Reich: Well, I’ll inform Nonesuch of that. In any case, I became aware of both the phenomena and the interest in my music from people who probably weren’t born when I did “It’s Gonna Rain” and “Come Out” [early sample-based music recorded in the mid-1960s]. And, you know, it was kind of nice. There’s a kind of poetic justice there. By which I mean this: when I was 14 I used to go down to Birdland, which was the reigning jazz club of the 1950s and early ’60s, and see Miles Davis and drummer Kenny Clarke, who really turned me on, and later I went to hear John Coltrane, both here in New York and when I was a student out in San Francisco, as often as I possibly could. Cut to 1973 and I’m in London and my ensemble is giving a concert there, and at the end of the concert a man comes up and says, “Hello, I’m Brian Eno.”

Weidenbaum: And he was wearing white face makeup —

Reich: Well, he had just long hair and lipstick. It was [the] Roxy Music [era]. And later, in 1976, David Bowie was in Berlin when we did the German premiere of “Music for 18 [Musicians],” and he came again to the Bottom Line [in Manhattan] when we played a music promotional concert for that record in ’78. And so that was the first movement — return from the pop side toward me, after I had done what I’d done when I was a student. And the years pass, and now here’s another generation, completely different and younger from Bowie and Eno, who are coming at it from an entirely different way. And, you know, it’s very nice to see that my music is of interest to those people and it can be useful. Because it’s very nice to be liked by the public in general, but it’s even nicer to find admirers in the music community, on either side of the tracks.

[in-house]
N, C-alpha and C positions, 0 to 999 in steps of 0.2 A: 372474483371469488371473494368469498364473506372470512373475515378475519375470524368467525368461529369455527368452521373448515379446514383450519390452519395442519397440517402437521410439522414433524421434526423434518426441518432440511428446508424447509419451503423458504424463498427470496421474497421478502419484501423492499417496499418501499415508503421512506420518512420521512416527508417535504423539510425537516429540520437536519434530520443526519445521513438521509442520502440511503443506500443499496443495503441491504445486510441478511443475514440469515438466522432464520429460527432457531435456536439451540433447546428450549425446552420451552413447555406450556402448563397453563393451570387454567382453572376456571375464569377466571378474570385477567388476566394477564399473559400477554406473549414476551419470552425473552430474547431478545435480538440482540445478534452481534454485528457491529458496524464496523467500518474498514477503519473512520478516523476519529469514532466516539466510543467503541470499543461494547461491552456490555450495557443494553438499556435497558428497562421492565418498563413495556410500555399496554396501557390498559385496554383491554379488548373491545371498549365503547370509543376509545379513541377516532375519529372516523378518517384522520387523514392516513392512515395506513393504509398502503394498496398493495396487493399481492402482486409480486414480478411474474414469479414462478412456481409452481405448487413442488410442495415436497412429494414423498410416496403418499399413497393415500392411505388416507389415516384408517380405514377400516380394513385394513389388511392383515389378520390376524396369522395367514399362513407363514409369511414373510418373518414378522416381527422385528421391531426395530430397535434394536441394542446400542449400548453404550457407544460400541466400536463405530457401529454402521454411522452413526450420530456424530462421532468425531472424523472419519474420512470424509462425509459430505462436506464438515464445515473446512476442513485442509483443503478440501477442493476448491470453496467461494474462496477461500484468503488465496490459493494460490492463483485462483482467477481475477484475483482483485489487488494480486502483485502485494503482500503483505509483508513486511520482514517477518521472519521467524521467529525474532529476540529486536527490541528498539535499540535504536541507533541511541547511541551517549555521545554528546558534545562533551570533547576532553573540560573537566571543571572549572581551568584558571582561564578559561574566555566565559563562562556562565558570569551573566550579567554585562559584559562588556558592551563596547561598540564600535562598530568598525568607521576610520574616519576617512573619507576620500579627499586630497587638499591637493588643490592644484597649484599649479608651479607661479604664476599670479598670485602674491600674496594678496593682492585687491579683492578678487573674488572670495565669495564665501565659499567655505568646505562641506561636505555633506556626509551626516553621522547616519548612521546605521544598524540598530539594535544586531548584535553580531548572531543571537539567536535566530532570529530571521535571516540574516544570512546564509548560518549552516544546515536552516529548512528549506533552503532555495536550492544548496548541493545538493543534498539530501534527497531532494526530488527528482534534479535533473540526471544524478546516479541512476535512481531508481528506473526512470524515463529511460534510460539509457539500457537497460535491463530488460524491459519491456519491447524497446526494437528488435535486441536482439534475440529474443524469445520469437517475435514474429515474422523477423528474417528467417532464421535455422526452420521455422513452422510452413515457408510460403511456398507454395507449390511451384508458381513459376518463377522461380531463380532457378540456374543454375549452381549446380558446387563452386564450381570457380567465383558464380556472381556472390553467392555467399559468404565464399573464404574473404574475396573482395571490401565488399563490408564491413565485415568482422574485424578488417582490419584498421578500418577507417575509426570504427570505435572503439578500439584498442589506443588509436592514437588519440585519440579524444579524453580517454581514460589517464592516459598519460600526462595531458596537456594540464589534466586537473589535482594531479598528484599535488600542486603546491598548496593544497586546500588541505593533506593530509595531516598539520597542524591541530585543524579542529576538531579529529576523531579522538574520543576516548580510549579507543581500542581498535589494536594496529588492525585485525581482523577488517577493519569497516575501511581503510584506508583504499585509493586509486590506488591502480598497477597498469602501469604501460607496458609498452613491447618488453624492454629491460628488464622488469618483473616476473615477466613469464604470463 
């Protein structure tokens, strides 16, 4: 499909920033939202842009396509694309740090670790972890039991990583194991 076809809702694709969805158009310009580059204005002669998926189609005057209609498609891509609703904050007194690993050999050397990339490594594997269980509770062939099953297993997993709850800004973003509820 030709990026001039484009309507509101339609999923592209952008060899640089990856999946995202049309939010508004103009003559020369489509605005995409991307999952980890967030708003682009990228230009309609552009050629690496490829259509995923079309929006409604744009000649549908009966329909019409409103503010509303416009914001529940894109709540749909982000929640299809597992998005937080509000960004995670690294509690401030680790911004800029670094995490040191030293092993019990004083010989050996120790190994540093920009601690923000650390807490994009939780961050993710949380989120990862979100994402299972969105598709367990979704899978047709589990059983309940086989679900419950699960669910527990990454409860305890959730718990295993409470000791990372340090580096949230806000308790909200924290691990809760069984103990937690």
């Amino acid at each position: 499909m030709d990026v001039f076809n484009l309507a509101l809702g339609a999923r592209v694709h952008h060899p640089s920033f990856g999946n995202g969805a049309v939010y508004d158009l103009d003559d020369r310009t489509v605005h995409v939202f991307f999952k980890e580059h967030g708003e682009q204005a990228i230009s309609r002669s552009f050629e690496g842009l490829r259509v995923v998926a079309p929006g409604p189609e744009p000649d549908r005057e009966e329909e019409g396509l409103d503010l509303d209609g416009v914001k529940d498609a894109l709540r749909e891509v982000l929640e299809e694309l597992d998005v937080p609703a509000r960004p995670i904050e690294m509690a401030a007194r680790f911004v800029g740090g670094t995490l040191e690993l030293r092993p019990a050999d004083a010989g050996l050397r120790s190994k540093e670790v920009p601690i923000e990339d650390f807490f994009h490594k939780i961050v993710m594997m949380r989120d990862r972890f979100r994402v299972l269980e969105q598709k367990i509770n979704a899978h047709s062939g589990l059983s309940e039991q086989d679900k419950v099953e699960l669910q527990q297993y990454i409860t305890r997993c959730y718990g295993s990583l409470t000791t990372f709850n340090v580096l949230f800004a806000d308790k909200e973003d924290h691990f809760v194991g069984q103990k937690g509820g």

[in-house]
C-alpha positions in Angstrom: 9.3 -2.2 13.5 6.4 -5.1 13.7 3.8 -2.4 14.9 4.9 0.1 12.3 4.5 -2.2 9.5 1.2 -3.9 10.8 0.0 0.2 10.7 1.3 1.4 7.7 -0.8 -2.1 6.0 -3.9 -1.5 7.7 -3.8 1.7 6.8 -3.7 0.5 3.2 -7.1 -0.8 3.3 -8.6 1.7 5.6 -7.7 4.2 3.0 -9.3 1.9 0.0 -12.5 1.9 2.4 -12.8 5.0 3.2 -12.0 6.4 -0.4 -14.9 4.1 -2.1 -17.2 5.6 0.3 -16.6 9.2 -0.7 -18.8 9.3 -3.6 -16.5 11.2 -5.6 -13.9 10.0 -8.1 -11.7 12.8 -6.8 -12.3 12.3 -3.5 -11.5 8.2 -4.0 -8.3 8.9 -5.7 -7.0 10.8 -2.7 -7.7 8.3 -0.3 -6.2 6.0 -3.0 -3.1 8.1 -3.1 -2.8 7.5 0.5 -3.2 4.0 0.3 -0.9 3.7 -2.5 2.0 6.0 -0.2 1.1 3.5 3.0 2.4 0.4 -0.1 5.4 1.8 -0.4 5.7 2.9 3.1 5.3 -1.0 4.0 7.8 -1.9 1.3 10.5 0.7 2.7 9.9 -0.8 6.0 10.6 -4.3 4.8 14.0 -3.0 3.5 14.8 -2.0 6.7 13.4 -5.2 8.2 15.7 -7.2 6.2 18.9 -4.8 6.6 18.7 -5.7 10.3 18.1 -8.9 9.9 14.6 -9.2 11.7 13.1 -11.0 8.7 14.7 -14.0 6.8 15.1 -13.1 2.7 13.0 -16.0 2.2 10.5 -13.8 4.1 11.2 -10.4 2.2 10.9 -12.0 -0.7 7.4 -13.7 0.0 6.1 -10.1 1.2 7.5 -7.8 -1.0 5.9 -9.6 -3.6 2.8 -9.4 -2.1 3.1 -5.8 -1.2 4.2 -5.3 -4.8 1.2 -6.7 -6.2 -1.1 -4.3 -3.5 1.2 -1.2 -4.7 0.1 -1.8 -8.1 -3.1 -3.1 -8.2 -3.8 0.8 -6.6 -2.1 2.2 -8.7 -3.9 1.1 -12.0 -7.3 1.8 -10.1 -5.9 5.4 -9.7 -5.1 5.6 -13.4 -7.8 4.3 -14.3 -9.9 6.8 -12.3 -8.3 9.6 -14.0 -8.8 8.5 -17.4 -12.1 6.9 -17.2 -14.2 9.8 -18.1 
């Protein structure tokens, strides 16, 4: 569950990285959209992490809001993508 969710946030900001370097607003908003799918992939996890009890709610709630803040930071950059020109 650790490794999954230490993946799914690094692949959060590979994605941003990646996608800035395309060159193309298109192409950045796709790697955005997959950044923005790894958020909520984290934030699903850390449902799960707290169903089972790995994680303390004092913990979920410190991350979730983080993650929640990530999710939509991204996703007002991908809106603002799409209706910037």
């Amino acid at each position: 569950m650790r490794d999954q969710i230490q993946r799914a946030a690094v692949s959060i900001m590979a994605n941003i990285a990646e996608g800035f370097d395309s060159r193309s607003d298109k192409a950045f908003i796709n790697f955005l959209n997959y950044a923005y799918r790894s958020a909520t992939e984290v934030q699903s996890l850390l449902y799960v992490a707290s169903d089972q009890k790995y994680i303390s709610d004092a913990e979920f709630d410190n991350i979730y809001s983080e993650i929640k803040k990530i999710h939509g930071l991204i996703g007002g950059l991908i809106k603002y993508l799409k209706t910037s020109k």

Weidenbaum: The association is such a natural, you do ask yourself why wasn’t it done a few years ago?

Reich: It was, in fact, brewing. There were other signs as well. This is a way of organizing something that was happening quite spontaneously.

Weidenbaum: Do you see yourself as a part of this kind of music? How aware are you of current pop music, or what’s going on in classical music in general — to what extent do you keep yourself cloistered and working?

Reich: Well, a little bit of both. I am aware of what is going on in what I would call new music, partly because I go to concerts in New York, not that frequently but fairly frequently, but also people send me things, and also because I travel around and people say, “Have you heard so and so?” I’ll play with Ensemble Moderne in Germany, and there’s a pianist there who every few months will send me something and say, “You’ve got to hear this.” I am very interested in Michael Gordon, David Lang, Julia Wolfe, the Bang on a Can Group, Mikel Rouse, who did this incredible piece, “Dennis Cleveland,” which we’re going to hear a lot more about I am sure. I was interested in Glen Branca a few years back and I still am. That’s my backyard, so to speak, and there are people who probably would say they have gotten something from my music in this normal type of influence within your own field. It was more surprising to find it had such an influence — to answer the other question, what I know about the remix world is really very little.

Weidenbaum: You’ve checked out some things?

Reich: I suspect that in the course of probably meeting some of these people, and journalists — if you have the ability to do it, send me some CDs, get me educated here, after the fact.